2.  City takes over the pool with the stated purpose of major upgrade or replacement

Plus:  A new pool or pools would obviously be a great improvement over the existing pool, which is serviceable but old and tattered.  No one would resist that result, if it were financeable.

Minus:  The great disadvantage is cost: $10 million or more.  Also, there will be a significant gap in time between the start of actual construction and commencement of operations of a new pool; accordingly, the City will want to minimize that gap to the extent possible.  A smart plan would keep the existing pool in operation during such construction.  If this is impossible, then, to minimize the imposition on the swimming public, the City Council will want to ensure that a financing package is in place as part of its decision.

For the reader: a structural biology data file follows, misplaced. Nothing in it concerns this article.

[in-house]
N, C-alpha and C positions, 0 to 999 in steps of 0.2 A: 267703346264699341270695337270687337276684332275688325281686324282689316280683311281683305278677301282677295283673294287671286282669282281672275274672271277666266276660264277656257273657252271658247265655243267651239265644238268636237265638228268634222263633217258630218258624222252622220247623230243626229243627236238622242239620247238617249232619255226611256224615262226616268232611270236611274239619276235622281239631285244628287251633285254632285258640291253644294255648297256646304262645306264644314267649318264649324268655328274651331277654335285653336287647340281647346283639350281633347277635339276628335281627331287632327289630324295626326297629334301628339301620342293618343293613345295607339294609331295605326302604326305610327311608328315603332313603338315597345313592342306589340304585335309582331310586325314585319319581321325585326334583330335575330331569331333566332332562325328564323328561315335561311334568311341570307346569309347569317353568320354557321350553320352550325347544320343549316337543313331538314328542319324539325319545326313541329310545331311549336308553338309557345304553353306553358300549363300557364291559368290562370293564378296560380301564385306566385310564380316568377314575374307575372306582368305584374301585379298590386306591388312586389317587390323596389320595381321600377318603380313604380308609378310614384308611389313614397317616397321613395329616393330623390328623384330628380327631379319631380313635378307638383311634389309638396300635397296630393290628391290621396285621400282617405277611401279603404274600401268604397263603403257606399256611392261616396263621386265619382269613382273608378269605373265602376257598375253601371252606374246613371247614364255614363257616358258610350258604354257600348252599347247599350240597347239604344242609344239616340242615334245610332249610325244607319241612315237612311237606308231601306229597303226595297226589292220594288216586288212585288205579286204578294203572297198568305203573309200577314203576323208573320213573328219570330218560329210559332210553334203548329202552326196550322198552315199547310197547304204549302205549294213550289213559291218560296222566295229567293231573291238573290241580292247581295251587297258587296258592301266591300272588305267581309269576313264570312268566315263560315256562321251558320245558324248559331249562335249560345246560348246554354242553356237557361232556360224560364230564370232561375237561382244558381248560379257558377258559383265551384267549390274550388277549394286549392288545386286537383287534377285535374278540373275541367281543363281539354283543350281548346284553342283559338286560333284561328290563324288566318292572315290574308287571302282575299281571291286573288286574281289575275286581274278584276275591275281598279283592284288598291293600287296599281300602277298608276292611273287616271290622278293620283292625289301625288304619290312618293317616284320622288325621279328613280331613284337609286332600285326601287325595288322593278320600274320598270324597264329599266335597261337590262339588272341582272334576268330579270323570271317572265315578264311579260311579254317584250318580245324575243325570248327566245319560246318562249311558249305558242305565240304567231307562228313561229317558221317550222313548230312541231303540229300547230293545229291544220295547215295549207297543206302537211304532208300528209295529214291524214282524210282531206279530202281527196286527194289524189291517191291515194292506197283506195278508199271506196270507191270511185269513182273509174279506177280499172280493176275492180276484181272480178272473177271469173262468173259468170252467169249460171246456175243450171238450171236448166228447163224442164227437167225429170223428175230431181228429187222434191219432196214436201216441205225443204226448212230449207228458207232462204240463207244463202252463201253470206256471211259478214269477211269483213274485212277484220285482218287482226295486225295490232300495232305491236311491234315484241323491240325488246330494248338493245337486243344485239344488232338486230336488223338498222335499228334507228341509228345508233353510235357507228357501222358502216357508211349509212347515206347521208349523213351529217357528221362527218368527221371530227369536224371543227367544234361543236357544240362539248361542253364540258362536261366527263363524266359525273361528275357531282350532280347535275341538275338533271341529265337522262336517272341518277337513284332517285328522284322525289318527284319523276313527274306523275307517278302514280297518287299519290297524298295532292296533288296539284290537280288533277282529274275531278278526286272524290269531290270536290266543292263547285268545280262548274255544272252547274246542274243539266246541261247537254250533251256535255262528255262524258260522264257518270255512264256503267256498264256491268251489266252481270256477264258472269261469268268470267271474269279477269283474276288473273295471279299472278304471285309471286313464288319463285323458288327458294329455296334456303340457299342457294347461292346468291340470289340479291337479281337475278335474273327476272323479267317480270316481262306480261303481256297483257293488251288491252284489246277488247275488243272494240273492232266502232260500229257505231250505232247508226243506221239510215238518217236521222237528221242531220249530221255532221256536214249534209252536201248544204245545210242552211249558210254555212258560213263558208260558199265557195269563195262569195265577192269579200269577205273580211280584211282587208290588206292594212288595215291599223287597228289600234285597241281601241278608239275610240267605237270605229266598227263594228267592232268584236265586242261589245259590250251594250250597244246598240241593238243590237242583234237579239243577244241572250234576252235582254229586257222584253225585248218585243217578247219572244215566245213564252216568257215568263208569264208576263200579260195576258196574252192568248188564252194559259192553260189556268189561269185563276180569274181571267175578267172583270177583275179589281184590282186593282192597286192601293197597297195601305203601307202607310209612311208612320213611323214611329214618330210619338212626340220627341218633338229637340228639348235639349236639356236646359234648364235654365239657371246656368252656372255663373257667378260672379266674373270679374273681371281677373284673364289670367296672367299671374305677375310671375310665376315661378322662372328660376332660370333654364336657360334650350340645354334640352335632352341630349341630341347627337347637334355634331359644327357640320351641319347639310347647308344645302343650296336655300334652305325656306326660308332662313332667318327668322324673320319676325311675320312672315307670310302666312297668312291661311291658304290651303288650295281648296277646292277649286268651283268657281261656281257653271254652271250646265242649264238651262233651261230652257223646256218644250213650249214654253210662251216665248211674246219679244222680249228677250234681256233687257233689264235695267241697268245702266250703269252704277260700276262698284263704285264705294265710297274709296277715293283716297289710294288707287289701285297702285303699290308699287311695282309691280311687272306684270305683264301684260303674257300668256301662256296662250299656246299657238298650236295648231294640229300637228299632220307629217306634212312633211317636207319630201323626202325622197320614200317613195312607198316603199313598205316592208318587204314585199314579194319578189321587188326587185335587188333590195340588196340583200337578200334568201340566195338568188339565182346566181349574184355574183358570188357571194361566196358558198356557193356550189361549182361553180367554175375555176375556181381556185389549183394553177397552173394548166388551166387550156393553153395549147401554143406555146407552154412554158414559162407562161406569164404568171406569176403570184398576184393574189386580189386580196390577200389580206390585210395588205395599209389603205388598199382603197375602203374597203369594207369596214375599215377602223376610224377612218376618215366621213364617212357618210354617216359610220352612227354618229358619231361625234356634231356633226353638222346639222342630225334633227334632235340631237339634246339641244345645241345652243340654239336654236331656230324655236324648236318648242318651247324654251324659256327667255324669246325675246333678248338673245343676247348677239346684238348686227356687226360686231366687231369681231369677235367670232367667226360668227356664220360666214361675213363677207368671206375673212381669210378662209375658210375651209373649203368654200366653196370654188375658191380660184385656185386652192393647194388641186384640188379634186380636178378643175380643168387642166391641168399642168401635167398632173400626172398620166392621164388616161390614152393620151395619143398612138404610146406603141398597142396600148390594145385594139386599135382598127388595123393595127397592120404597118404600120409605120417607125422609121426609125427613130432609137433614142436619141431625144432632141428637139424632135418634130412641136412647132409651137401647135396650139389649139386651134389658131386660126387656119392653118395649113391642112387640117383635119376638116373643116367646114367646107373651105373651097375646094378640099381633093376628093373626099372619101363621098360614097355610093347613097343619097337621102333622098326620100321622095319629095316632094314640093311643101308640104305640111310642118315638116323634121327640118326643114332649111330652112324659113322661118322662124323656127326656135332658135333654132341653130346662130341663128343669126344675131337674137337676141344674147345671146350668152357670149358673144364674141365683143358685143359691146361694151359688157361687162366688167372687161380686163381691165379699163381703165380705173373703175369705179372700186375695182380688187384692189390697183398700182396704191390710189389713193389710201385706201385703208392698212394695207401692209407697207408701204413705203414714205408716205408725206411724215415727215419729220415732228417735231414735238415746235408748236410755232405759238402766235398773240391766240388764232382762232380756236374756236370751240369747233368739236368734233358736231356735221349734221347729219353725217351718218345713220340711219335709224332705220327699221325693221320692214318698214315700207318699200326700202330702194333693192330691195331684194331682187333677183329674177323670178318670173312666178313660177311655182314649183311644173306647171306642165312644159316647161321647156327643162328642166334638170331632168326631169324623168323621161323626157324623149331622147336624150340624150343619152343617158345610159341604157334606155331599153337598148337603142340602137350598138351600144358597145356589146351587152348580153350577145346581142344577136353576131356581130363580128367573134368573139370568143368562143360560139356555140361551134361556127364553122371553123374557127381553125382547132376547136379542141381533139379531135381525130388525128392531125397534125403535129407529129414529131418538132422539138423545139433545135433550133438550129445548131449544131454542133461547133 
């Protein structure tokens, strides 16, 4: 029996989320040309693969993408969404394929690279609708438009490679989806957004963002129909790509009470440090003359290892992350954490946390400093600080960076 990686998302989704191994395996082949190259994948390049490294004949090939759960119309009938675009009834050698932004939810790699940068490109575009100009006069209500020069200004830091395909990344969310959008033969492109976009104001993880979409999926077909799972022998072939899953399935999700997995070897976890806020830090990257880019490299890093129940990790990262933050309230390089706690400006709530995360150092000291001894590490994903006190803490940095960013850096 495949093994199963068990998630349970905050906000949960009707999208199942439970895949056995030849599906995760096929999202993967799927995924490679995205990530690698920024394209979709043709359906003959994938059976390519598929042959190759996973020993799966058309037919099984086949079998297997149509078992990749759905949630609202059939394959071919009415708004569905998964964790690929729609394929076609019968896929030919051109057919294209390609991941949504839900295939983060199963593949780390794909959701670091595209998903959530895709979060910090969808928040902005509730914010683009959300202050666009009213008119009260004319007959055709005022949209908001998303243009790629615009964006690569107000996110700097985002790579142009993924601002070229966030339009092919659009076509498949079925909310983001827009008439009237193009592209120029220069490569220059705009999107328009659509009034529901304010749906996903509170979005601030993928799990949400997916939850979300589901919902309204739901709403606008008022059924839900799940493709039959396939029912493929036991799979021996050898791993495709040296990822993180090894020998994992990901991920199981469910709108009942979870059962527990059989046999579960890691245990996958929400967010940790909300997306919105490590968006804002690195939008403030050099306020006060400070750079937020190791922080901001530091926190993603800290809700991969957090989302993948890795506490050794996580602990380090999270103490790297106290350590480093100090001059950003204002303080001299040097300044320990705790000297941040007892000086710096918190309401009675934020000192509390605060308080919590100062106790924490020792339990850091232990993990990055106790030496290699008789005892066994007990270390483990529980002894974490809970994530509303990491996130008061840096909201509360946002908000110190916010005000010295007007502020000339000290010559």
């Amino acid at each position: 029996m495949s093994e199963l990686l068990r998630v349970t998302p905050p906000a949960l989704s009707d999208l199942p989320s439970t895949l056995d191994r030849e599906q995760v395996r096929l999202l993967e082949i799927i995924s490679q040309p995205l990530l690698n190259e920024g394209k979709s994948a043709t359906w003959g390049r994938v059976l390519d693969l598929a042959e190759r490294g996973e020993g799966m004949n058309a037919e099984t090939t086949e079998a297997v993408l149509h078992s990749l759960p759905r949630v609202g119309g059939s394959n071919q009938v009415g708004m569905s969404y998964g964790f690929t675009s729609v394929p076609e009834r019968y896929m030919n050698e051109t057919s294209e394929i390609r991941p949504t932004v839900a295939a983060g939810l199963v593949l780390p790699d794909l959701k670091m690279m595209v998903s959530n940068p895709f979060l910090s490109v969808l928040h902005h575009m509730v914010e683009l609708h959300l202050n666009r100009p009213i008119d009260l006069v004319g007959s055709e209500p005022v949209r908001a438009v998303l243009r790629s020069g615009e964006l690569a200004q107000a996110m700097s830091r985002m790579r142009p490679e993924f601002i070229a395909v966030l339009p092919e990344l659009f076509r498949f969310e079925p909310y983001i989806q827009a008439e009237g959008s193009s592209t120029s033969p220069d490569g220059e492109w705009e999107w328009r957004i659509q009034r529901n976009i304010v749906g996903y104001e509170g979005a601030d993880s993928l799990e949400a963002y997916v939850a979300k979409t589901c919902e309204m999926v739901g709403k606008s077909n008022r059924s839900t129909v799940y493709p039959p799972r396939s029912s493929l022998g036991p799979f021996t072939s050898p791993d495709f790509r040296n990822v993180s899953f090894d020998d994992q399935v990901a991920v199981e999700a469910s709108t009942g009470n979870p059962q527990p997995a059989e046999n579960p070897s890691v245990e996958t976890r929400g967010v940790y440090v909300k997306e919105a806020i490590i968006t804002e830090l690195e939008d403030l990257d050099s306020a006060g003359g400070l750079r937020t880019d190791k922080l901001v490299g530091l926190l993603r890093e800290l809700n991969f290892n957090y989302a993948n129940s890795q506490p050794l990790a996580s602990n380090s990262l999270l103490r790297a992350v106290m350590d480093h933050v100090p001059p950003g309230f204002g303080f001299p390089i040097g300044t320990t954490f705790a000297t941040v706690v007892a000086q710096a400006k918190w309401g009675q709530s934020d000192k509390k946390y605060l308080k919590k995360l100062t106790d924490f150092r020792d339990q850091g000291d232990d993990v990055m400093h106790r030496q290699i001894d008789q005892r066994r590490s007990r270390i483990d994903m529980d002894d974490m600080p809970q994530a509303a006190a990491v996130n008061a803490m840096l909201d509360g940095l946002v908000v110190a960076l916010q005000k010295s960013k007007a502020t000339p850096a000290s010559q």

3.  City grants a long-term lease extension to the Piedmont Swim Club, terminable if the City decides to build a new pool

Plus:  Such a lease would save the City money.  It would preserve the interests of the non-paying users (High School Team, etc.)   It would also be consistent with the PSC’s donation and successful operation of the original pool, and enable the PSC to sell new memberships and thus make modest improvements.  Finally, it will also calm the PSC membership, who are perplexed by the uncertainty and politics surrounding the pool’s future.